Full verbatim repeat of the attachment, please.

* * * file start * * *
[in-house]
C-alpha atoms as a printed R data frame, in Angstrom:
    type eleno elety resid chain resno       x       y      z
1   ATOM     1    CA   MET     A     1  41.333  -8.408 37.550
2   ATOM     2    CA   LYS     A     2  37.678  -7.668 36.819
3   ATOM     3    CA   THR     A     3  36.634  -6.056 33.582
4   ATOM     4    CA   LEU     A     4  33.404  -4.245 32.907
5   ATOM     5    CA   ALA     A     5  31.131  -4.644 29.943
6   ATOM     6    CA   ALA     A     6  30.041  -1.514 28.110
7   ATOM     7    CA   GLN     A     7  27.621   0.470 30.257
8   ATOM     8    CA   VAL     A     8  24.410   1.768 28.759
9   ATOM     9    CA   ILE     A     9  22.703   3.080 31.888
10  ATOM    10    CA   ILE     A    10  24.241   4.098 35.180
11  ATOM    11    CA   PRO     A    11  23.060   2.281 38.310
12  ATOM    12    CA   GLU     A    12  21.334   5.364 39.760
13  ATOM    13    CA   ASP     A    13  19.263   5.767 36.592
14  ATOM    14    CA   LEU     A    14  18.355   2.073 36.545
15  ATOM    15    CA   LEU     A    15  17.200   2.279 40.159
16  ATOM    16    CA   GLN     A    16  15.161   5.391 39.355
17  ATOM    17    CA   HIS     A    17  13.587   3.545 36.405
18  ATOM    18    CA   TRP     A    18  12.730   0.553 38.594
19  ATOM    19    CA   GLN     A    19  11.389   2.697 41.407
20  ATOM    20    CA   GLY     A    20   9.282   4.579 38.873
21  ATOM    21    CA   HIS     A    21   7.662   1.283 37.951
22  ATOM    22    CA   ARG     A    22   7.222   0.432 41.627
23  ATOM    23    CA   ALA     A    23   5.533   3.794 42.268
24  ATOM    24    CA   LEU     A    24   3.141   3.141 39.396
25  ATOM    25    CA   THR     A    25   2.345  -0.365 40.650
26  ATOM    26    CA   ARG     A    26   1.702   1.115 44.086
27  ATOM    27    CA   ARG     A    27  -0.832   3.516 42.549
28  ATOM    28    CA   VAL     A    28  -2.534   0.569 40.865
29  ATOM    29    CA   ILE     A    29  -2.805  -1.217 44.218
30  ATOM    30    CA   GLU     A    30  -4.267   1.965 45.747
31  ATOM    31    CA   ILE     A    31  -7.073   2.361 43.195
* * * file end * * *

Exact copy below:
[in-house]
C-alpha atoms as a printed R data frame, in Angstrom:
    type eleno elety resid chain resno       x       y      z
1   ATOM     1    CA   MET     A     1  41.333  -8.408 37.550
2   ATOM     2    CA   LYS     A     2  37.678  -7.668 36.819
3   ATOM     3    CA   THR     A     3  36.634  -6.056 33.582
4   ATOM     4    CA   LEU     A     4  33.404  -4.245 32.907
5   ATOM     5    CA   ALA     A     5  31.131  -4.644 29.943
6   ATOM     6    CA   ALA     A     6  30.041  -1.514 28.110
7   ATOM     7    CA   GLN     A     7  27.621   0.470 30.257
8   ATOM     8    CA   VAL     A     8  24.410   1.768 28.759
9   ATOM     9    CA   ILE     A     9  22.703   3.080 31.888
10  ATOM    10    CA   ILE     A    10  24.241   4.098 35.180
11  ATOM    11    CA   PRO     A    11  23.060   2.281 38.310
12  ATOM    12    CA   GLU     A    12  21.334   5.364 39.760
13  ATOM    13    CA   ASP     A    13  19.263   5.767 36.592
14  ATOM    14    CA   LEU     A    14  18.355   2.073 36.545
15  ATOM    15    CA   LEU     A    15  17.200   2.279 40.159
16  ATOM    16    CA   GLN     A    16  15.161   5.391 39.355
17  ATOM    17    CA   HIS     A    17  13.587   3.545 36.405
18  ATOM    18    CA   TRP     A    18  12.730   0.553 38.594
19  ATOM    19    CA   GLN     A    19  11.389   2.697 41.407
20  ATOM    20    CA   GLY     A    20   9.282   4.579 38.873
21  ATOM    21    CA   HIS     A    21   7.662   1.283 37.951
22  ATOM    22    CA   ARG     A    22   7.222   0.432 41.627
23  ATOM    23    CA   ALA     A    23   5.533   3.794 42.268
24  ATOM    24    CA   LEU     A    24   3.141   3.141 39.396
25  ATOM    25    CA   THR     A    25   2.345  -0.365 40.650
26  ATOM    26    CA   ARG     A    26   1.702   1.115 44.086
27  ATOM    27    CA   ARG     A    27  -0.832   3.516 42.549
28  ATOM    28    CA   VAL     A    28  -2.534   0.569 40.865
29  ATOM    29    CA   ILE     A    29  -2.805  -1.217 44.218
30  ATOM    30    CA   GLU     A    30  -4.267   1.965 45.747
31  ATOM    31    CA   ILE     A    31  -7.073   2.361 43.195